It made me appreciate how lucky I was. Nothing broken. I cannot imagine what it must be like to be elderly or the vulnerable and in need right now. I am clearly made of rubber.
When I stopped, I paired down my life. What did I really need. Turns out, it is not much, and those things don't cost a thing.
I wasn't sure whether to bother to blog on this. But wanted to share how much I enjoyed the so called 'little' things. Lighting a fire. Baking. Looking after my family. Sleeping. Watching great TV. Going for a walk and listening to winter bird song. Walking in the snow. Hearing the wind in the trees. Smiling at passersby. Laughing with friends. The so called 'little' things, aren't little. We all know that. So often pushed aside by the 'cut and thrust' and 'media hype' of how to live. The nonsense we are forced and goaded into following. Often thrust upon us by the worst of humanity. If only the quiet gentle people were our leaders. Sigh.
I listened to an Adam Buxton podcast, and on it, Richard E. Grant spoke about losing his wife to cancer. It was terribly moving as it was clear he dearly misses her so. She told him, just before she died, that she appreciated that he would be sad when she was gone, but to try to "find a pocket of happiness" in the day. Look for that golden nugget to hold close. Richard said it saved him after she died. And those nuggets he spoke about were the same things I mentioned. Just appreciating the beauty around us.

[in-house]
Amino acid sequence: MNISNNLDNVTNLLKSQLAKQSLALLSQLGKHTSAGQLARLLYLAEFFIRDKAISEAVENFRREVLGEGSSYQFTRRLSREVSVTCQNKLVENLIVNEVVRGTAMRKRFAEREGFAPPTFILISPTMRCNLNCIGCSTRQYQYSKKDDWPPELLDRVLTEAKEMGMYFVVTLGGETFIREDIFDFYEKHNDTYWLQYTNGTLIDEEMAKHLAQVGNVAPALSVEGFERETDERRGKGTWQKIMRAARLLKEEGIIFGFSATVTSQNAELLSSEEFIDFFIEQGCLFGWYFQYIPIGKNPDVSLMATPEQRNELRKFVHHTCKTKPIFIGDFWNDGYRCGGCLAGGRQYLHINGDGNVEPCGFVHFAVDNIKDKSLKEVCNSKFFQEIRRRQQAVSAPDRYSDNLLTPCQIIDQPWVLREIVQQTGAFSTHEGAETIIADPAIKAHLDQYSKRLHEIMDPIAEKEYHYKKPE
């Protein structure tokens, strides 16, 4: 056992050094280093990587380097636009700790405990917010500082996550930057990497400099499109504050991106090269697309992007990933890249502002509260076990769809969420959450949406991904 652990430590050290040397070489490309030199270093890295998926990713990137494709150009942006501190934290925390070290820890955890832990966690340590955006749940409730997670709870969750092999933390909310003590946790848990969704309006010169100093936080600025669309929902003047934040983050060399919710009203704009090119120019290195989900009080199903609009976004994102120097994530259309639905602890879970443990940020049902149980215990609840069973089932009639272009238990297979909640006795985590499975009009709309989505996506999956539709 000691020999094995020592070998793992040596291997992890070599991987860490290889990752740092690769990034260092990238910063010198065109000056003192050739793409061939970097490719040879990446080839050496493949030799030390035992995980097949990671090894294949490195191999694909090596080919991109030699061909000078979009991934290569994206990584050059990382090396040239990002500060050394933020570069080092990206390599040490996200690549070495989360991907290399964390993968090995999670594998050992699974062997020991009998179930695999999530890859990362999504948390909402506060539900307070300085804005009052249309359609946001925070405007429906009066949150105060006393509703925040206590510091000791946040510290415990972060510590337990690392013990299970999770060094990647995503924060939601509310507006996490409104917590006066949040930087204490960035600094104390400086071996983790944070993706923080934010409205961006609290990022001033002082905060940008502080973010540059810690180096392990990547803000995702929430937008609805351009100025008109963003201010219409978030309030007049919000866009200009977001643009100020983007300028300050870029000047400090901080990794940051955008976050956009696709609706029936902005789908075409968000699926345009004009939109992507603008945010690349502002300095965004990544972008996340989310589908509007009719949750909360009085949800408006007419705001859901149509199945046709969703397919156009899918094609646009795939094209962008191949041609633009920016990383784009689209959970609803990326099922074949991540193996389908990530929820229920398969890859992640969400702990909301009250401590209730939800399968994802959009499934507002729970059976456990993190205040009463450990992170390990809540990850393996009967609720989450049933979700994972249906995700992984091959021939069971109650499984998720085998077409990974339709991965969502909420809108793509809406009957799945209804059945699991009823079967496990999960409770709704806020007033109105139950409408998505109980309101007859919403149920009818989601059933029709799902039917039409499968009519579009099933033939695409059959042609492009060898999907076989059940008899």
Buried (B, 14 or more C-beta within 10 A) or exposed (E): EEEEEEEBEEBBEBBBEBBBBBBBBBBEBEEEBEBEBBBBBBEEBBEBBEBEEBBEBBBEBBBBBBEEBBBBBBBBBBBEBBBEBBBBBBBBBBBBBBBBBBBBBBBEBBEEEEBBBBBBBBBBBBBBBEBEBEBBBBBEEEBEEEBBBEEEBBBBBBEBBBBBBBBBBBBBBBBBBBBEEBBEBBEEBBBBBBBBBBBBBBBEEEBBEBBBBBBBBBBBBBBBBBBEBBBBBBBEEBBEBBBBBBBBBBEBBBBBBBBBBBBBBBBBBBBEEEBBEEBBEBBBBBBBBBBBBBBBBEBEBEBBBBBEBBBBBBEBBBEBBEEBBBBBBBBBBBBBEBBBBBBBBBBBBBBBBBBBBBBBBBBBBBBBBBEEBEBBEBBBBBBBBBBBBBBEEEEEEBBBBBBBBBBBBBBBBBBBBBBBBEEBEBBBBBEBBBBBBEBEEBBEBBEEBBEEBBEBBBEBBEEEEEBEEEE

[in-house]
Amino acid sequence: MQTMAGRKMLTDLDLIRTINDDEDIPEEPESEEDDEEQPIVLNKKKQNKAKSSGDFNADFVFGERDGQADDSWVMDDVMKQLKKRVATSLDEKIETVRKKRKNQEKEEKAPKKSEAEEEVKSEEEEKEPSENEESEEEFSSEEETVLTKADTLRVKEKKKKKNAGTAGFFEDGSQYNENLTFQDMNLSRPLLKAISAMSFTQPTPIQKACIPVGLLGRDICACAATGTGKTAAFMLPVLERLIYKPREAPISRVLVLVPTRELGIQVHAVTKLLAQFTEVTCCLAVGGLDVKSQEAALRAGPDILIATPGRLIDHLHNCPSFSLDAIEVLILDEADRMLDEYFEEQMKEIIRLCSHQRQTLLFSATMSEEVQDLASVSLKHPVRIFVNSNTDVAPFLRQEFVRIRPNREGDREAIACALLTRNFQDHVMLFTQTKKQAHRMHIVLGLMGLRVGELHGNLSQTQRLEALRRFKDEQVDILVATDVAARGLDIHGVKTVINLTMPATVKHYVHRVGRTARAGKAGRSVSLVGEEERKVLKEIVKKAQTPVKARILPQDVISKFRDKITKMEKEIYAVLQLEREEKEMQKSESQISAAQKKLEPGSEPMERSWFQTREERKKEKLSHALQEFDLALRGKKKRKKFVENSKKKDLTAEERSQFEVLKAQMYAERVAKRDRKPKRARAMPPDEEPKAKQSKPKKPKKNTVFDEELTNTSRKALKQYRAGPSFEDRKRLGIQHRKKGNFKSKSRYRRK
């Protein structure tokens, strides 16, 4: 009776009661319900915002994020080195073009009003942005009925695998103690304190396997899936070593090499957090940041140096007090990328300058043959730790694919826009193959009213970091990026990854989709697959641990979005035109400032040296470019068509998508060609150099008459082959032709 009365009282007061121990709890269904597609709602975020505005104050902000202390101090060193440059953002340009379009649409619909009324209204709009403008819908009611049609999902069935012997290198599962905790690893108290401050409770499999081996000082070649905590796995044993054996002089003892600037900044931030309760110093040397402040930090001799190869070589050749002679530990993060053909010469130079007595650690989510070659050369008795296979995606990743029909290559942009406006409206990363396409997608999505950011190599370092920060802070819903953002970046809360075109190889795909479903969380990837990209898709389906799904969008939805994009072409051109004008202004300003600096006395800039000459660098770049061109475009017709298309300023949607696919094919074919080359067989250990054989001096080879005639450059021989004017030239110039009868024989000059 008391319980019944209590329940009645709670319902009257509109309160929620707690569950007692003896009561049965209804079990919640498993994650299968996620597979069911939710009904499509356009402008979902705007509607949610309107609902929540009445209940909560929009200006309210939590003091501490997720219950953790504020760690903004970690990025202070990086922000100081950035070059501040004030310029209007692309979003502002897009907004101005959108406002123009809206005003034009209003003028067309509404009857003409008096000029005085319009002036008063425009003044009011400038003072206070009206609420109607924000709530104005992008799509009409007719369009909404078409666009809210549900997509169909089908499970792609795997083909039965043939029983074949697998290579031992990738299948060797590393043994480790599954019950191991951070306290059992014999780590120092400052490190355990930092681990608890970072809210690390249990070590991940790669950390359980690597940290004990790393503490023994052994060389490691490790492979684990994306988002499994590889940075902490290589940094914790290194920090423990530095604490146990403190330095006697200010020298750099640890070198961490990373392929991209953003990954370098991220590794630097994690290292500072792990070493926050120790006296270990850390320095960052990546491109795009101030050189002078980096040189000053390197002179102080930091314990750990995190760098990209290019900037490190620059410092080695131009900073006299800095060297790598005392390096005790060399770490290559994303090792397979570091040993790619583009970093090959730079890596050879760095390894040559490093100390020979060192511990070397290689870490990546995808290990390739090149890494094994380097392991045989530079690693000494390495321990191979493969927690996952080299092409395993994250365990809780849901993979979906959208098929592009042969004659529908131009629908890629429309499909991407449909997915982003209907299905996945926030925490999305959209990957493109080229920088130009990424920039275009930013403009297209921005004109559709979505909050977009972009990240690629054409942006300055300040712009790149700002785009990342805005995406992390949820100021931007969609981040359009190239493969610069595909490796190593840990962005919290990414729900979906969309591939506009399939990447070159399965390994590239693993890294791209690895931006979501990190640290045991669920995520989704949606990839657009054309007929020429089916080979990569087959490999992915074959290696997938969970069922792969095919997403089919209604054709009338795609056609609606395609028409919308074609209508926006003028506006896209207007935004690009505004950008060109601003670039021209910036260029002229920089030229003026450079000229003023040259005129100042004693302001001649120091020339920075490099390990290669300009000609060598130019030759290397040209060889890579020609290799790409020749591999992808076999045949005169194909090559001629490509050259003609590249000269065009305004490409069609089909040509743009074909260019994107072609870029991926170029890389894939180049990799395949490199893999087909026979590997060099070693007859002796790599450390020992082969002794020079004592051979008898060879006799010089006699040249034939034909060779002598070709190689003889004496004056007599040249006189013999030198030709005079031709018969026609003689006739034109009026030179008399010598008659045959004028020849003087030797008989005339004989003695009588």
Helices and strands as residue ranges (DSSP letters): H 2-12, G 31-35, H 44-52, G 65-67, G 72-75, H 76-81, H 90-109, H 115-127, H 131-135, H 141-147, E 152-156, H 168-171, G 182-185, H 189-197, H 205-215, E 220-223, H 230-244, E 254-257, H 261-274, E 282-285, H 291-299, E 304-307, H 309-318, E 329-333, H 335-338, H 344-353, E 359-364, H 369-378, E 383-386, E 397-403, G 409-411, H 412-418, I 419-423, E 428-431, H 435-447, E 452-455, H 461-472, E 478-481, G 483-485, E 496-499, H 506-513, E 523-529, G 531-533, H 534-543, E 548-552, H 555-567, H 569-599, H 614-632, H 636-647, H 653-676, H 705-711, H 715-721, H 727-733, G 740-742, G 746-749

I spent a lot of time stroking my dog too - while I was particularly horizontal - who didn't leave my side. This is a photo of Moobear snuggled up in a duvet on the sofa this Christmas.
Hope 2023 is good for everyone. I know I shall be more consciously looking to find a pocket of happiness in every day. I hope you find yours too.